Friday, August 20, 2010

Trekking Up To Acra Point - Part 1

It was a beautiful Sunday in August and I wanted to make the most of it. So I drove to the Catskill Mountains to hike up to Acra point with four of my dogs. This hike is only 3.4 miles long, up the side of a mountain and back down, but that's long enough for this old geezer. It's surprisingly seldom hiked and one meets few other people along the way. The trail begins with this bridge across the Batavia Kill, but we didn't take it because I knew the dogs would want a drink of cool, clean Catskill Mountain water. And besides, the creek was low so we just rock-hopped to the other side:

The Catskills forest was quiet and lovely, so I stopped to enjoy it and prepare for the hike:

I'd planned to keep both Papillon puppies on extending leashes because they'd been running ahead and not coming when called. Worse, Seamus and Fergus had begun imitating the puppies instead of the other way around. But I quickly discovered how difficult it is to hike with two puppies on leashes. Furthermore, it's impossible to snap photos while doing so. So we went back to the old system of the puppies running ahead and me hollering. I was determined to make a breakthrough in doggy trail behavior, but more on that later. For now, here's a very happy Clover posing as she danced across a large trail-side rock:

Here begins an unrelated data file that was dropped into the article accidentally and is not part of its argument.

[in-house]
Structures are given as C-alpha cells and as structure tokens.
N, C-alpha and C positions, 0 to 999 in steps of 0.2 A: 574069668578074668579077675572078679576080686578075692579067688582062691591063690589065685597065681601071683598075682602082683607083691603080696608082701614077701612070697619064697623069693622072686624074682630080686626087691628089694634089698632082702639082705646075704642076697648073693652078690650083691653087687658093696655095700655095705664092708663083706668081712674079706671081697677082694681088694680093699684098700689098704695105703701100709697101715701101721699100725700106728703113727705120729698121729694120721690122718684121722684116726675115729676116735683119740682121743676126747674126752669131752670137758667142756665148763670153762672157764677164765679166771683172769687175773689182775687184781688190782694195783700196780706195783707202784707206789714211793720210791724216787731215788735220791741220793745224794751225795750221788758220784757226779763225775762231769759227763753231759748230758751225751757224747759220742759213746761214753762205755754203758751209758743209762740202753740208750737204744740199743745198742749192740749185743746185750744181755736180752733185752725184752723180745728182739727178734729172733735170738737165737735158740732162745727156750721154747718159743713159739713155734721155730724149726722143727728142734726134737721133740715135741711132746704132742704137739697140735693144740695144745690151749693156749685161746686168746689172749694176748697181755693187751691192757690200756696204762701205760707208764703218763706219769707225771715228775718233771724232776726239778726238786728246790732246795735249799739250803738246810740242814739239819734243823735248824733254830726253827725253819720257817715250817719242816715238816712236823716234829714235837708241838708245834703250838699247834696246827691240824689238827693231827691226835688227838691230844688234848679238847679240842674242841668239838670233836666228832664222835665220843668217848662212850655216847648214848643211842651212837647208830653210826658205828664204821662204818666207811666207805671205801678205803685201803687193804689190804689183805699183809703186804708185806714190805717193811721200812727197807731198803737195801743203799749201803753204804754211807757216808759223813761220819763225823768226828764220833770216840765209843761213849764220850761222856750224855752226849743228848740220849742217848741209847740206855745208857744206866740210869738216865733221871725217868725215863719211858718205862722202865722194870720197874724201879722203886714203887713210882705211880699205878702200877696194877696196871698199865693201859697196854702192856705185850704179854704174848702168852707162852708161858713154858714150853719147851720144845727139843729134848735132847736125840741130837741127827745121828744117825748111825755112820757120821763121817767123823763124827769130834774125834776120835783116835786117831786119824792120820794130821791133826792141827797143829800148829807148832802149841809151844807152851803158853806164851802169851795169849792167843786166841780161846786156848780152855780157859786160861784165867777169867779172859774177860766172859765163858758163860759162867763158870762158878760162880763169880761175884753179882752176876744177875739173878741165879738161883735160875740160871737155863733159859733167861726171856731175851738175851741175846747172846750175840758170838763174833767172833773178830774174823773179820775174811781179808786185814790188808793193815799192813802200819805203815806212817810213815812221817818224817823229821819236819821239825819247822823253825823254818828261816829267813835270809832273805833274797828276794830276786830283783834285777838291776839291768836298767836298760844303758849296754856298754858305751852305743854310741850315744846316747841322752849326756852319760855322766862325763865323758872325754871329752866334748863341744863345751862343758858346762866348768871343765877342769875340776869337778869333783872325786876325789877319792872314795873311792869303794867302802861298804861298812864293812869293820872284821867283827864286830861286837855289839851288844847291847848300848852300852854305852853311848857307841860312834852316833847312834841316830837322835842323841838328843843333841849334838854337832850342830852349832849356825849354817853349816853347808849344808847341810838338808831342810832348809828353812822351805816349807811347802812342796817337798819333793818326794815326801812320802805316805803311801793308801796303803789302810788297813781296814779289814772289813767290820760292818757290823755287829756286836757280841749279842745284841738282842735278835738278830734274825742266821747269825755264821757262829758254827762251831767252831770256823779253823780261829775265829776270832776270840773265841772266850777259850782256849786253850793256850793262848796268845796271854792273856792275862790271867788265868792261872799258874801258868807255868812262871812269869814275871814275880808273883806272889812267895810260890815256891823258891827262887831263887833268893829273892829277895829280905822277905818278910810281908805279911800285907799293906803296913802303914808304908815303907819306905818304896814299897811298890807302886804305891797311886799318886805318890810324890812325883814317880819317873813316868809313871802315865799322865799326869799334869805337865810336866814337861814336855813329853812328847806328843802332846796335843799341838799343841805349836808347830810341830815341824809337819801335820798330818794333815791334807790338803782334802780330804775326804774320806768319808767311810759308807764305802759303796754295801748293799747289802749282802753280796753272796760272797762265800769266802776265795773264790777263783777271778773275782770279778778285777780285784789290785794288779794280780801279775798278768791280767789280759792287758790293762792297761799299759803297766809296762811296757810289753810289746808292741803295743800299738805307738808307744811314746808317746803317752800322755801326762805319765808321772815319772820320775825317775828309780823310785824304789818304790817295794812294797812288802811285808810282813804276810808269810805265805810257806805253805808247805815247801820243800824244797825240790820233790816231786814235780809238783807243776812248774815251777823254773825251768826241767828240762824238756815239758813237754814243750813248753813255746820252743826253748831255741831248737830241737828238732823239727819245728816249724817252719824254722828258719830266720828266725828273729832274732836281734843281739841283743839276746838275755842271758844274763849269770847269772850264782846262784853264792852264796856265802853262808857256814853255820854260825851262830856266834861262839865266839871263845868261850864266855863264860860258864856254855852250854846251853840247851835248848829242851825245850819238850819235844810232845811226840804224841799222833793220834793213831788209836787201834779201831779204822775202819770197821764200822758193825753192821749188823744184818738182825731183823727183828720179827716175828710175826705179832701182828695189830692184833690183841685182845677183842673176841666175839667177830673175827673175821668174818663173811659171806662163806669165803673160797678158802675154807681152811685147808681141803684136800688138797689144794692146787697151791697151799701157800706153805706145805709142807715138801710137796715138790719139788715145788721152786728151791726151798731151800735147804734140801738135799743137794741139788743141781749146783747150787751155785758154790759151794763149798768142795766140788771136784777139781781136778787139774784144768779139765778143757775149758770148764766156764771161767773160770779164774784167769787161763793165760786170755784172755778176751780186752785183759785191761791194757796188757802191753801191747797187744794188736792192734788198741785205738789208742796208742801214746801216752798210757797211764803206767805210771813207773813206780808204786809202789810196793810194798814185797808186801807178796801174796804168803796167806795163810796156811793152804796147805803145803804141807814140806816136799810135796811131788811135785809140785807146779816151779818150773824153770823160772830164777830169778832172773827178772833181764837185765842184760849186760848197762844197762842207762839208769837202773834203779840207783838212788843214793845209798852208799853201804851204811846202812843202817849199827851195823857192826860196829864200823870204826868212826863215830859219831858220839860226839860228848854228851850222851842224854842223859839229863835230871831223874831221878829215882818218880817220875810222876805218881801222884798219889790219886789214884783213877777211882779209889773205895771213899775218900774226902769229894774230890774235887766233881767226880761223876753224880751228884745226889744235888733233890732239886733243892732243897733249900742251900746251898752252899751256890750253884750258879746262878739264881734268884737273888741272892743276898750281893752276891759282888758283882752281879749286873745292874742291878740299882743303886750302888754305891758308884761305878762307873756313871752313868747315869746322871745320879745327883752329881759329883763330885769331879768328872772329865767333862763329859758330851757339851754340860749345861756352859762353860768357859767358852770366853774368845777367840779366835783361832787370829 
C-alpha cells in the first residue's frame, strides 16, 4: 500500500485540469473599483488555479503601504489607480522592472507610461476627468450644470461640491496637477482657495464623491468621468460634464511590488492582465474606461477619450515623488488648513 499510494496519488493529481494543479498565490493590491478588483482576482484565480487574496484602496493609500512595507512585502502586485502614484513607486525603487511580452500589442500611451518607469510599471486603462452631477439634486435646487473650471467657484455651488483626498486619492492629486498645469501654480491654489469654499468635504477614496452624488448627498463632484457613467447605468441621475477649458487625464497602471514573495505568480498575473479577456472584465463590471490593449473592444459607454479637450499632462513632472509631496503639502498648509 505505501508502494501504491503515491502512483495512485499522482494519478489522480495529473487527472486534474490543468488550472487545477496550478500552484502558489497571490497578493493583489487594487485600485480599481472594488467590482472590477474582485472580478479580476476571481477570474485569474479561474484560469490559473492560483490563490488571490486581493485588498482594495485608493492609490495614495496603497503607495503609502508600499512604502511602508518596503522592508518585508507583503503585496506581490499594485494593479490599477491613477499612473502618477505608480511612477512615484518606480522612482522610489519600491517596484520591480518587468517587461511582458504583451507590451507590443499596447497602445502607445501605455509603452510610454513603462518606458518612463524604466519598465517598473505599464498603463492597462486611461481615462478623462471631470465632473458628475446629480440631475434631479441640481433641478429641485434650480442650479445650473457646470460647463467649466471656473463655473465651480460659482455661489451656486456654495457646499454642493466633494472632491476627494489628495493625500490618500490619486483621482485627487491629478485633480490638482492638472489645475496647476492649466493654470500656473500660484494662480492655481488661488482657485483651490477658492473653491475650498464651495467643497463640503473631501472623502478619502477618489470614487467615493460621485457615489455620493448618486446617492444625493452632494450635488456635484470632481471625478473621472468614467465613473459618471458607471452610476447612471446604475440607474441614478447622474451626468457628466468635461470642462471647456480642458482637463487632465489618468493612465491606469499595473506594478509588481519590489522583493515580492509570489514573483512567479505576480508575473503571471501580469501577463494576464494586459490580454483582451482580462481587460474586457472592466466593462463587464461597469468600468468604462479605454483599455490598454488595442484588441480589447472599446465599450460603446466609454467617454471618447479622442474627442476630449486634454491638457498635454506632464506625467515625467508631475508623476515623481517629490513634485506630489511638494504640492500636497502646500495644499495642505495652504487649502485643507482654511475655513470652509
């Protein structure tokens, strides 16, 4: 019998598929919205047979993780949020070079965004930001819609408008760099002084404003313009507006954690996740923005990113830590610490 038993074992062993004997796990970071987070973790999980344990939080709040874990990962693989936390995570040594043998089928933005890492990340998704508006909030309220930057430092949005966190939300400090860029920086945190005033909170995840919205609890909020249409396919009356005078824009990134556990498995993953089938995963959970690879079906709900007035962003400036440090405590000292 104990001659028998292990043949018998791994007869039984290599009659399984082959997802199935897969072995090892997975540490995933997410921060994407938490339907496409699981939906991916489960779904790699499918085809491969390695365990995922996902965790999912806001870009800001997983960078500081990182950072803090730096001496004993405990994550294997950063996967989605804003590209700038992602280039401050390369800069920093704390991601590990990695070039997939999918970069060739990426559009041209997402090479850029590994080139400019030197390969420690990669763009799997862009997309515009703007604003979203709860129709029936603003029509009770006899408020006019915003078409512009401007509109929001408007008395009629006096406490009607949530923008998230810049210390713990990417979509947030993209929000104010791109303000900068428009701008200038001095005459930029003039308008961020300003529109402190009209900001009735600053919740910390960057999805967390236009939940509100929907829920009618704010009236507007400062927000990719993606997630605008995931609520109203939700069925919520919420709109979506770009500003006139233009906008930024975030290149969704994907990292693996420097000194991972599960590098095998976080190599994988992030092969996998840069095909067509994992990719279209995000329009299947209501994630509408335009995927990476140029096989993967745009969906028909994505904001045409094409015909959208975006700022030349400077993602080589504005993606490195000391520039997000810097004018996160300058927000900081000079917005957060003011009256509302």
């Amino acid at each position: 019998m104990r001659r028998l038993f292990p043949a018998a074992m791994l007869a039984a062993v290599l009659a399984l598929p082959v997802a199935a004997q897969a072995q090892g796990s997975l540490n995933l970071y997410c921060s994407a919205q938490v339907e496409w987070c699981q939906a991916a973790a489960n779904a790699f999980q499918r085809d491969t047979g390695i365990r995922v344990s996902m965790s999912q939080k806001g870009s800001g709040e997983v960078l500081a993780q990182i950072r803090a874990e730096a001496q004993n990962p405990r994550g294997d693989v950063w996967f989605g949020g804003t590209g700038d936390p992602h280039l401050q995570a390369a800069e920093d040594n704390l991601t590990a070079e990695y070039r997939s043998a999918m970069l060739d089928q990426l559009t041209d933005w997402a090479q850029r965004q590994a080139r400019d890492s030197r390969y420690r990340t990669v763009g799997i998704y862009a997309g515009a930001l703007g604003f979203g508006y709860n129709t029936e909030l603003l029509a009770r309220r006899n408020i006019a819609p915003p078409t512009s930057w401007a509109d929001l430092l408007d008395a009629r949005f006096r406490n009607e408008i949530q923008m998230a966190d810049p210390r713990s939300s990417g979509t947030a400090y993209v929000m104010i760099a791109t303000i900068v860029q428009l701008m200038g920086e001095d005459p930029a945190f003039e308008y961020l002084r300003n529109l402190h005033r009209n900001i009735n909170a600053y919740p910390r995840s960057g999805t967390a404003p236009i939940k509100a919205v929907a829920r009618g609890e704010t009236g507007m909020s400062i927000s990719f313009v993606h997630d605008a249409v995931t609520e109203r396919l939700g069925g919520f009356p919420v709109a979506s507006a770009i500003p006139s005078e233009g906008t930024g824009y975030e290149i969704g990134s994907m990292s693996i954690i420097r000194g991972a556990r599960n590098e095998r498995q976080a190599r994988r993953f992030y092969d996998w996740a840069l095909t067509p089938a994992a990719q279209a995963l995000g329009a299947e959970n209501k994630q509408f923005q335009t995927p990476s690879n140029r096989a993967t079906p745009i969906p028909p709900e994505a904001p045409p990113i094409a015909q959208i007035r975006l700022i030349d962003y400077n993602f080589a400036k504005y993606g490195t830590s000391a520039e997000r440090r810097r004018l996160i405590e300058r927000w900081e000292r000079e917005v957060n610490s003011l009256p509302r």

The trail and woods were beautiful, and what appeared to be giant white Aster flowers were blooming along the trail-side. You can perhaps see the "enchanted forest" look in this photo:

When I later arrived home, I checked my field guide and learned that those early blooming, giant flowered white Asters were Whorled Wood Aster, Aster acuminatus. With the whorled leaves and blooming deep in the forest, it's a perfect name:

The trail is not wide because it's not heavily traveled. I'm sure glad there are so many wild places which the masses have not overrun. It's a very different and extraordinary experience to explore the deep forest all alone (except for the dogs, of course):

I was determined to keep the dogs walking near me and behaving obediently. As we hiked, they began acting better and, as you can tell from Seamus' big smile, they were very happy:

Clover is a high energy, sure-footed girl. And even at the young age of four months, she was a natural hiker and mountain dog. And yes, she's posing atop a rock once again. I suppose that's her show dog genes expressing themselves:

We continued our trek up the side of the mountain, headed for the Escarpment Trail which runs along the crest of a ridge. The two adventurous Papillon puppies led the way. I'll post more in the days to come:

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